zirin, the author of "supremely partisan, how raw politics tips the scales in the u.s. supreme court." he is also a former assistant u.s. attorney for the southern district of new york, where he served in a criminal division under robert morganthal. so the supreme court, hasn't it always been partisan? is this something new? guest: it has never been so partisan in my view as it has been lately. it, of course, has always been partisan because as the late justice scalia pointed out, justices can be partisan. what was interesting is, i mean, you go back to some of the great justices, oliver wendall holmes and holmes was appointed by theodore roosevelt , a republican. brand ayes was appointed by woodrow wilson, a democrat. yet they often joined together at first in dissent and later their views became the law and
it was not polarized along partisan lines, along party lines, but, rather, based on heir shared view of the law. host: our viewers can join this conversation. democrats can call 202-748-8000. republicans 202-748-8001. ndependents, 202-748-8002. the gallup poll recently took a look at what americans think, how americans think the supreme court is doing, whether they approve or disapprove. currently 52% of americans disapprove of the job the supreme court is doing. compared to only 42% that approve. the approval rating has been down since about 2010. since then we know the court has issued some big, controversial rulings. how have those rulings affected
the public's confidence in the court? guest: well, i think it all depends on whose ox is being gored. you take the gay marriage case, with which i happen to agree, and many such as the four dissenters believe the court was not applying the constitution, since neither marriage no gay marriage is mentioned in the constitution and probably would have been unthinkable in 1791 or 1868 to any of the people that drafted the constitution. as chief justice roberts said it was a great victory for gay rights if you support gay rights but hardly a victory for the constitution. host: okay. we have oscar calling in on our democratic line from vienna, virginia. oscar, you are on with james zirin. caller: hi. good morning, everyone. guest: good morning, oscar. how are you? caller: fine. i called because i wanted your thoughts on the mandatory minimums president clinton -- i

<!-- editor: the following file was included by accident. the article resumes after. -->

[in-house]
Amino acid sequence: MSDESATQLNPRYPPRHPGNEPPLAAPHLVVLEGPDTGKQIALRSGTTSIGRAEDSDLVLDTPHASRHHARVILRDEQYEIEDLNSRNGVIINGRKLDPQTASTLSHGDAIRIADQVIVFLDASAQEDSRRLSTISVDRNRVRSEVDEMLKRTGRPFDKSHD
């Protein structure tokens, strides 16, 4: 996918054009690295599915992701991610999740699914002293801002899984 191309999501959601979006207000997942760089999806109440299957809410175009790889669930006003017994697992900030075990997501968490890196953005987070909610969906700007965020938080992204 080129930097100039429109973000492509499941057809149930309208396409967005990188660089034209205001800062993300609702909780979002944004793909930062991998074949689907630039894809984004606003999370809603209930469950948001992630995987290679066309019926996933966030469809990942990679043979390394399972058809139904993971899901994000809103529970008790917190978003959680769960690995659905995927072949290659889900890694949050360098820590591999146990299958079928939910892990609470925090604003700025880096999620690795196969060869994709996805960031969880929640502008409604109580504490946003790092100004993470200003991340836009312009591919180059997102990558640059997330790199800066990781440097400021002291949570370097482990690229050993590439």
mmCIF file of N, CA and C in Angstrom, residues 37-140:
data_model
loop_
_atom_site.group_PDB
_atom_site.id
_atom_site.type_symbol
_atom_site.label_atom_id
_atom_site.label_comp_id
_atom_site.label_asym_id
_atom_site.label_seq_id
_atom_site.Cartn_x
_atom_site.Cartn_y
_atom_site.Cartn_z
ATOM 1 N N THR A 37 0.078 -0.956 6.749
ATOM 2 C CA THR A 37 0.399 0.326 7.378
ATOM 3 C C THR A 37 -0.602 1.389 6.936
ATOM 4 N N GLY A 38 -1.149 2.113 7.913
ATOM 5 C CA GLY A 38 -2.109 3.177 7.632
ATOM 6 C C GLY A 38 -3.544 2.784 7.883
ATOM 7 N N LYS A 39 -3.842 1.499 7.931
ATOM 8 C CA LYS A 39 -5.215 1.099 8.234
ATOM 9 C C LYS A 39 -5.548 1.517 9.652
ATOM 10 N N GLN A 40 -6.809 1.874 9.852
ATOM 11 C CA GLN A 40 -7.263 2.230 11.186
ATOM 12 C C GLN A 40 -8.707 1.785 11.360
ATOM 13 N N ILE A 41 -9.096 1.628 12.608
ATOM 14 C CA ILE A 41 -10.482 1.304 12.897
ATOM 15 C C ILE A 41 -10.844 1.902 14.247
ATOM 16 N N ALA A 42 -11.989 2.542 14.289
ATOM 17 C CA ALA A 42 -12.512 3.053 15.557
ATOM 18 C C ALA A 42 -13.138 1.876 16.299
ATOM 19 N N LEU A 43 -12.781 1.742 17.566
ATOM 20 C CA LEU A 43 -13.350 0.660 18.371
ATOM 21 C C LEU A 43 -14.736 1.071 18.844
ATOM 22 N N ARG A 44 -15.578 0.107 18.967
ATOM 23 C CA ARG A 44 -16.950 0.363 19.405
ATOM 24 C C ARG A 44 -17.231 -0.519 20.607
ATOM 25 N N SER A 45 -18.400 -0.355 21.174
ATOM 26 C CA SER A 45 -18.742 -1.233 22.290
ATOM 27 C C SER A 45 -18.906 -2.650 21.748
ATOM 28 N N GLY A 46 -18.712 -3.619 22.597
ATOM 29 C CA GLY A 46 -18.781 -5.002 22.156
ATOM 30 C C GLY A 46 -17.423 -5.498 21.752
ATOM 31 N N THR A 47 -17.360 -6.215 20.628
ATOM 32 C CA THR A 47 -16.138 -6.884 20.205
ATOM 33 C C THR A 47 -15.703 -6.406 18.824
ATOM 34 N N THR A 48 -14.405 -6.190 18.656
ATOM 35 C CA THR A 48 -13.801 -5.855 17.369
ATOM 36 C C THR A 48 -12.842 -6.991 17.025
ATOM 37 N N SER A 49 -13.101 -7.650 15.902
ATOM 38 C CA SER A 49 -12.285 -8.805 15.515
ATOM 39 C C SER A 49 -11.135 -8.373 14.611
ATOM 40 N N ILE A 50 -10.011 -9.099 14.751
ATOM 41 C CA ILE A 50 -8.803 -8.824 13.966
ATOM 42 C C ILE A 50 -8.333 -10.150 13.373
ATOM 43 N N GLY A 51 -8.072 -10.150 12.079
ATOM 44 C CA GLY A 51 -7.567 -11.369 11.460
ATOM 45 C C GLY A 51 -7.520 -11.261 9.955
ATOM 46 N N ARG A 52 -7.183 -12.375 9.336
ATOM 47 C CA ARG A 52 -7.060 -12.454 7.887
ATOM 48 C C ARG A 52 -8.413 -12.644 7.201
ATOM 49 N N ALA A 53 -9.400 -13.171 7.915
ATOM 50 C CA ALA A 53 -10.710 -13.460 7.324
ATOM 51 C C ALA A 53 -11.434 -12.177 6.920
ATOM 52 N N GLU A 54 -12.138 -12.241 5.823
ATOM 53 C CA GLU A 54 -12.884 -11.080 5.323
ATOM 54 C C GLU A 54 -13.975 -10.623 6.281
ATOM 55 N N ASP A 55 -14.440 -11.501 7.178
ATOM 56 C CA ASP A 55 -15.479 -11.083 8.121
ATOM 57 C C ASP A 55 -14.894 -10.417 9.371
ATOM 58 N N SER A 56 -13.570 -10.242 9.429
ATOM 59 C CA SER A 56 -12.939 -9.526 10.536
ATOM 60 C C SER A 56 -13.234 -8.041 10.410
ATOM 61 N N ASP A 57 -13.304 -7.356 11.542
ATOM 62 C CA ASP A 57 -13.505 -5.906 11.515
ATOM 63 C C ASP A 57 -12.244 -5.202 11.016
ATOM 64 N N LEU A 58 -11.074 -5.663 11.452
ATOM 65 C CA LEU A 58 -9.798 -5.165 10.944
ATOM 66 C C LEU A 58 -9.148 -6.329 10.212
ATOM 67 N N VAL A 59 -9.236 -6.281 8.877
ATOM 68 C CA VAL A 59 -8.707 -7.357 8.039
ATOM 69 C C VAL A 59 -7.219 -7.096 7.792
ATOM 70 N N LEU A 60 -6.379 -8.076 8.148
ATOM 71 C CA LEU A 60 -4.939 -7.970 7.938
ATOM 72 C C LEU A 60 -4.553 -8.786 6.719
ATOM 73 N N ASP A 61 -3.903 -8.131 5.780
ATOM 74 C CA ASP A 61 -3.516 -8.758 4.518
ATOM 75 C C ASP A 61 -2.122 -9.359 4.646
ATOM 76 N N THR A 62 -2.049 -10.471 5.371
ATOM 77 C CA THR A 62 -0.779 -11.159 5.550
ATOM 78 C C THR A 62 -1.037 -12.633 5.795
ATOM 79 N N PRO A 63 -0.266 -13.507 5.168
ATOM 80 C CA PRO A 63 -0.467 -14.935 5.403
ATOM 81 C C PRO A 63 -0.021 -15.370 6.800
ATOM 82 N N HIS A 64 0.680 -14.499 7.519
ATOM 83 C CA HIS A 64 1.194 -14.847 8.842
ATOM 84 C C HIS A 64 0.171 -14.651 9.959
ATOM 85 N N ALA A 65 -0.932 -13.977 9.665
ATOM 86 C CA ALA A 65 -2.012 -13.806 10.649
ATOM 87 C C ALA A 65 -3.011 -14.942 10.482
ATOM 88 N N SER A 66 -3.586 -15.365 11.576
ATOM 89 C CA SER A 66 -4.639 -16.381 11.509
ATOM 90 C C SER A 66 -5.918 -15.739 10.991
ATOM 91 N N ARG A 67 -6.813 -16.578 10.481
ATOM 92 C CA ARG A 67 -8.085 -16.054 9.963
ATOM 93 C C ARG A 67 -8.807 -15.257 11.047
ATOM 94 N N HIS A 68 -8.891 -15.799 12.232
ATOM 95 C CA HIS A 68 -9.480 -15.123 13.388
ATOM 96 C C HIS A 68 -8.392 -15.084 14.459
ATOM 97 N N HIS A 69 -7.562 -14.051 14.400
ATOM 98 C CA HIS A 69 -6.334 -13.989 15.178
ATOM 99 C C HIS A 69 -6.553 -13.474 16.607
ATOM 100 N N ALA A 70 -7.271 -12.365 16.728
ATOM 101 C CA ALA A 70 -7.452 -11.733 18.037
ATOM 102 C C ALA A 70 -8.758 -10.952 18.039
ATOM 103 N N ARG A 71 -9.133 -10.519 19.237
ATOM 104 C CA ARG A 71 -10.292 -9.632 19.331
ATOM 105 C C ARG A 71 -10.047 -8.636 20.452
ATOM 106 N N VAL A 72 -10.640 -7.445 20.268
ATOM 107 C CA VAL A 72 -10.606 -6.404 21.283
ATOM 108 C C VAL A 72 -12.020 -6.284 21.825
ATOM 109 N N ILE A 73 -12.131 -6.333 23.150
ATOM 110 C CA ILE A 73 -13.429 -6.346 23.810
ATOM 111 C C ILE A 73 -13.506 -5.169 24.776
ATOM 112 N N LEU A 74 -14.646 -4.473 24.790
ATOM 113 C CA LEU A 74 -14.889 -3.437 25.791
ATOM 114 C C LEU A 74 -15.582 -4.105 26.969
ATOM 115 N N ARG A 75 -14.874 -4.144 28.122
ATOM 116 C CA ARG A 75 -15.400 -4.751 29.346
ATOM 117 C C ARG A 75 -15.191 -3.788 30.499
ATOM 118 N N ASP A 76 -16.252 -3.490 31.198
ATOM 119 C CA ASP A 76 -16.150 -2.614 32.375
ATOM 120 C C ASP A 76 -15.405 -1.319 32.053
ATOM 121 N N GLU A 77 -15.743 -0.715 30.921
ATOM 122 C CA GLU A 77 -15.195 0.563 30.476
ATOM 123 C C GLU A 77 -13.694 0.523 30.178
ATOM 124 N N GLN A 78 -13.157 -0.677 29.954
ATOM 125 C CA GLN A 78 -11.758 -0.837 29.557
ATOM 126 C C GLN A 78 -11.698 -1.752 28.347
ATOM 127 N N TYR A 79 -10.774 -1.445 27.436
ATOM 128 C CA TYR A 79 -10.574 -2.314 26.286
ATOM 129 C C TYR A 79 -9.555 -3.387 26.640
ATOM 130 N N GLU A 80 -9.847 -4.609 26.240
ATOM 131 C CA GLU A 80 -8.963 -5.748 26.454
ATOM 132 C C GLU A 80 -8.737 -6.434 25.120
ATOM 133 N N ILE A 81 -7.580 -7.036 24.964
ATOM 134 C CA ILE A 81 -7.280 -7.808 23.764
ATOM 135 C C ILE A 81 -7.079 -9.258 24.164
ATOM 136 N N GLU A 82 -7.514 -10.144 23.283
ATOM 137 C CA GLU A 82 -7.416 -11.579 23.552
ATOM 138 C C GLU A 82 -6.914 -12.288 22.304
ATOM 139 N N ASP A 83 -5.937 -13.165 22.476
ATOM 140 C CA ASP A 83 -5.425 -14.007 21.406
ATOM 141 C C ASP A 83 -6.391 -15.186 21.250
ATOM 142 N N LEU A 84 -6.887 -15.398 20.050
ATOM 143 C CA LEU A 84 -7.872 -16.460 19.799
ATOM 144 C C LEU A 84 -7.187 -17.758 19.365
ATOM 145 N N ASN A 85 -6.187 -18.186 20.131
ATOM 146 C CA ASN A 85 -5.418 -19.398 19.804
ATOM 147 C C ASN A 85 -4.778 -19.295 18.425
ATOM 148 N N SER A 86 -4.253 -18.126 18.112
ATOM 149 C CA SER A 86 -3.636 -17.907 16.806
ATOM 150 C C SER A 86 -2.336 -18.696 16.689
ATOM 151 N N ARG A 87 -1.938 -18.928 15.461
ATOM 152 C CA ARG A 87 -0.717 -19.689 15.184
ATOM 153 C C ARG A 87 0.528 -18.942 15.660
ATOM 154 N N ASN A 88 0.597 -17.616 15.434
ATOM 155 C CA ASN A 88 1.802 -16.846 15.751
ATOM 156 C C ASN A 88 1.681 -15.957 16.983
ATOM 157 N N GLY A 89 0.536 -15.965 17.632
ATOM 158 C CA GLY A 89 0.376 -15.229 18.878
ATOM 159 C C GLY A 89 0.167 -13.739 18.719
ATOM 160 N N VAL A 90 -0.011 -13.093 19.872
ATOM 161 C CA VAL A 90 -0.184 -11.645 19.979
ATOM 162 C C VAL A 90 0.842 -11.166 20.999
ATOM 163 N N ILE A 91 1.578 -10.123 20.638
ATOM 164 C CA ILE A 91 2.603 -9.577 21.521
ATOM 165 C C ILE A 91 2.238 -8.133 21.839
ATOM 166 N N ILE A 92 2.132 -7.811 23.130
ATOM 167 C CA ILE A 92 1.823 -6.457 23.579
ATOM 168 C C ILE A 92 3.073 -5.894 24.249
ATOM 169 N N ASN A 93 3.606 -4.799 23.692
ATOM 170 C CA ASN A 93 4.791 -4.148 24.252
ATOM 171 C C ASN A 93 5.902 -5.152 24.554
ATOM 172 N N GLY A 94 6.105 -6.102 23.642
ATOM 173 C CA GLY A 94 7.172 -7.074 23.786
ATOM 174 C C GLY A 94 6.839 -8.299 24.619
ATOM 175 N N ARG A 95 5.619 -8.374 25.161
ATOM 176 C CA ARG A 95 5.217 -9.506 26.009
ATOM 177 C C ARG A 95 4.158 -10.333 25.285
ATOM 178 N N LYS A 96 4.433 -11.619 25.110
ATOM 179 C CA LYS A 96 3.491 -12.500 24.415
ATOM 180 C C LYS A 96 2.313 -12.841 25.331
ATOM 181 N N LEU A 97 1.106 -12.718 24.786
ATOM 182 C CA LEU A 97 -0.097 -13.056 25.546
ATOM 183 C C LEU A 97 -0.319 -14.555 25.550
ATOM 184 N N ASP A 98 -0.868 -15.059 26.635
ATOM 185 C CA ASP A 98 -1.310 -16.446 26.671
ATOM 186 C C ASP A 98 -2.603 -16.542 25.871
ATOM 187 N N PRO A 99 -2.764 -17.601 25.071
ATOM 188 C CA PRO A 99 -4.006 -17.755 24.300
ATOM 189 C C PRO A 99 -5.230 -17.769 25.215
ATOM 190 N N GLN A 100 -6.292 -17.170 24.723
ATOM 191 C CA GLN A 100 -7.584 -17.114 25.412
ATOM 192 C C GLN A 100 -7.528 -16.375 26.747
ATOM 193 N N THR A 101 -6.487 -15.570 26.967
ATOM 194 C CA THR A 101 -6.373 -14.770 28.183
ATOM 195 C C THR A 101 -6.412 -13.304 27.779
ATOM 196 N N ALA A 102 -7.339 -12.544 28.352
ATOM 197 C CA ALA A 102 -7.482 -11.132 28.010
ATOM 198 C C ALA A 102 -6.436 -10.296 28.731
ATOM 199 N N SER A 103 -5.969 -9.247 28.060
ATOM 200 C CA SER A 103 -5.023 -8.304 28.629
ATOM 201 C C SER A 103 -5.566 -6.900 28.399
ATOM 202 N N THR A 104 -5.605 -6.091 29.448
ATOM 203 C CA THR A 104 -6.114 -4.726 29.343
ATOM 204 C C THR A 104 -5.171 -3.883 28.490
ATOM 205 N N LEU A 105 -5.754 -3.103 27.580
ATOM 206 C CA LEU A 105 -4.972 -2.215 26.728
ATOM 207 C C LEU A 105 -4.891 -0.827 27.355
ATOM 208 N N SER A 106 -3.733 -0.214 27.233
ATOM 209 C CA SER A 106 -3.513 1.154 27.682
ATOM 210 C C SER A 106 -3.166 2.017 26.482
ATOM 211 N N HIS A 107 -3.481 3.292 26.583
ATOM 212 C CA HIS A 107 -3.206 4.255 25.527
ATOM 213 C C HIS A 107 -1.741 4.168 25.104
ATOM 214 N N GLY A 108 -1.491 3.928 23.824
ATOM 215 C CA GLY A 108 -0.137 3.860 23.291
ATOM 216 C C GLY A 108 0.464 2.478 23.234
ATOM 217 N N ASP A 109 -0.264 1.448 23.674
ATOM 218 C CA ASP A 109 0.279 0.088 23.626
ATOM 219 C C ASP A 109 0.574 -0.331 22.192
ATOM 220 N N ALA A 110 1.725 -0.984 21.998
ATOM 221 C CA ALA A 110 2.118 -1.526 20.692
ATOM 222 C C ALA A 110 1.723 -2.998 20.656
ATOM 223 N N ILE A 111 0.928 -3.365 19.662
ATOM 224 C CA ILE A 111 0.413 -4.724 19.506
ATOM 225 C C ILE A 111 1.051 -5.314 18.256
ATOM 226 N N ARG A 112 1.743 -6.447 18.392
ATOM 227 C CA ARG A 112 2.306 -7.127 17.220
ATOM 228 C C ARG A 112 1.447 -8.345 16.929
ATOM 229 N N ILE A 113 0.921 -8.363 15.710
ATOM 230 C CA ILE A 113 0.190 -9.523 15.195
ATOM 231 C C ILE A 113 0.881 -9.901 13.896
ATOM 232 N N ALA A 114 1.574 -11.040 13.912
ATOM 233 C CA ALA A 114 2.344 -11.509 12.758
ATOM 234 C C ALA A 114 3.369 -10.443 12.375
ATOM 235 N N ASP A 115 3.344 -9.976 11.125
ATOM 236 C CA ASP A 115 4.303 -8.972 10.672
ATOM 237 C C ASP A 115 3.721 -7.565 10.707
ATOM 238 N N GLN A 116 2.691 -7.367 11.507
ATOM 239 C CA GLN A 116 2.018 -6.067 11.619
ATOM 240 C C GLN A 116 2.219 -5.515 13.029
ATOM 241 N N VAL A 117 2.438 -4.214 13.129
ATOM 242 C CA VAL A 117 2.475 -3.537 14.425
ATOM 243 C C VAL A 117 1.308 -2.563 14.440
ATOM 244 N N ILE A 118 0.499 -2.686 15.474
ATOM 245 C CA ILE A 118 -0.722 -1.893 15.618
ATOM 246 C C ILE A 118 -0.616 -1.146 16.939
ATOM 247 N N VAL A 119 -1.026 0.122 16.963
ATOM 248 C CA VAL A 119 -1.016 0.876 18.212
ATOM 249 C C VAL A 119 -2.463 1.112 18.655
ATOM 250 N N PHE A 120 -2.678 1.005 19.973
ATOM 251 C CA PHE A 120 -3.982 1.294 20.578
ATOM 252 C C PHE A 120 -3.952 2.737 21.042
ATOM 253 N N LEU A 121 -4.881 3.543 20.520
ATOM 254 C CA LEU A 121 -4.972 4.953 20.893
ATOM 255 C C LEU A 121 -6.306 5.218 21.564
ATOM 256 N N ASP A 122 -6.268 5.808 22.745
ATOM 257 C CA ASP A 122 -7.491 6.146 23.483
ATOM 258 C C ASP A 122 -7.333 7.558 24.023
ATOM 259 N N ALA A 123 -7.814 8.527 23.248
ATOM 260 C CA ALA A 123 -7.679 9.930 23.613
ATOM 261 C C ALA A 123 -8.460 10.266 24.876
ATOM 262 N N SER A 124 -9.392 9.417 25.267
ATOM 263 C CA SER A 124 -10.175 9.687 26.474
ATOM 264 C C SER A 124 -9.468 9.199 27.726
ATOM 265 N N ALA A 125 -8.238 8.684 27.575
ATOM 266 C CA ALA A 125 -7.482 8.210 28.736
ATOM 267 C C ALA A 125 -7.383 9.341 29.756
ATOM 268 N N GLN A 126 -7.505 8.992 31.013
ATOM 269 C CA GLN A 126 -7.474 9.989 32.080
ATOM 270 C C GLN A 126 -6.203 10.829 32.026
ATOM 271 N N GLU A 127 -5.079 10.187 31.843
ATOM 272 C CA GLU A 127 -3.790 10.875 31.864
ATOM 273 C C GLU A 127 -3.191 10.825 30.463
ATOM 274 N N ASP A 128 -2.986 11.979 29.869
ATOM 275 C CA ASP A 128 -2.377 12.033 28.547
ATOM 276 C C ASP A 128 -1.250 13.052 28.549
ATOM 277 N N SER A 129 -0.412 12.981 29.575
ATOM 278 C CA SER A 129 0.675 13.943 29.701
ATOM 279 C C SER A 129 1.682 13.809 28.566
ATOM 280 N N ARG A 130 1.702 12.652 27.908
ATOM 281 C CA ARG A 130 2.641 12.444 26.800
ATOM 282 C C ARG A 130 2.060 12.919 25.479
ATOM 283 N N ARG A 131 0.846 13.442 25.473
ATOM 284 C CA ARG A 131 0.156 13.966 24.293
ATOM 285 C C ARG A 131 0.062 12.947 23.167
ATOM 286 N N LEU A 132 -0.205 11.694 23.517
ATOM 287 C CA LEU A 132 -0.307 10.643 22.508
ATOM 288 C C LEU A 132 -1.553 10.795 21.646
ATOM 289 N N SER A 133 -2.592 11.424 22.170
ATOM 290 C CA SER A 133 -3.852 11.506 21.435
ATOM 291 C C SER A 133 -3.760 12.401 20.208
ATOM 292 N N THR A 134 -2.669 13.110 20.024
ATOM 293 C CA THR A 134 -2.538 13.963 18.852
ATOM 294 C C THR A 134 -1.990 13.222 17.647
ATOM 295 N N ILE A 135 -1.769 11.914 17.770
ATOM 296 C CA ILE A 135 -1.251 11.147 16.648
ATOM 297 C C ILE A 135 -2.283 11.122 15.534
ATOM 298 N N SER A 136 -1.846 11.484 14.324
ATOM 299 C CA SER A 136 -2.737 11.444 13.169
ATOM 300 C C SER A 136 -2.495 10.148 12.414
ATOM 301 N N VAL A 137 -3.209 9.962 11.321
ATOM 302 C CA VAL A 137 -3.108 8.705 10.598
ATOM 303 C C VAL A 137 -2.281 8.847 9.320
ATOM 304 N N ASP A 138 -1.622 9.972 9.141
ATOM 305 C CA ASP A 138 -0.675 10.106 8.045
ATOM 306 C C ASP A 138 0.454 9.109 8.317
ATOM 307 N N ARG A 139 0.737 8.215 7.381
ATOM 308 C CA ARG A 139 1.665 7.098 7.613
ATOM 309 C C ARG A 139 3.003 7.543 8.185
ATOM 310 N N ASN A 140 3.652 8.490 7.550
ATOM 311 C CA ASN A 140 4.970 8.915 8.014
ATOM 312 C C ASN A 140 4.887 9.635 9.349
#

am a clinton fanatic and i follow clinton and even voted for hillary in the primaries when obama was running. i finally voted for president obama in the general election. i wanted to know, clinton's mandatory minimums, what are your thoughts being an attorney? just a comment on ms. macguineas earlier, i find it intriguing the deficit is 600 billion and yet the defense budget congress wants to push it up to 600 billion. host: okay. oscar, let's keep this discussion on the supreme court. and the law. guest: well, as a general matter i don't approve of mandatory minimums. i think it should be left to the discretion of the judges. and because of mandatory minimums, sentences, i think, our prisons are over crowded and we've become as many argued an incarcerated society. doesn't necessarily have to do with the supreme court because they haven't really passed on whether mandatory minimums are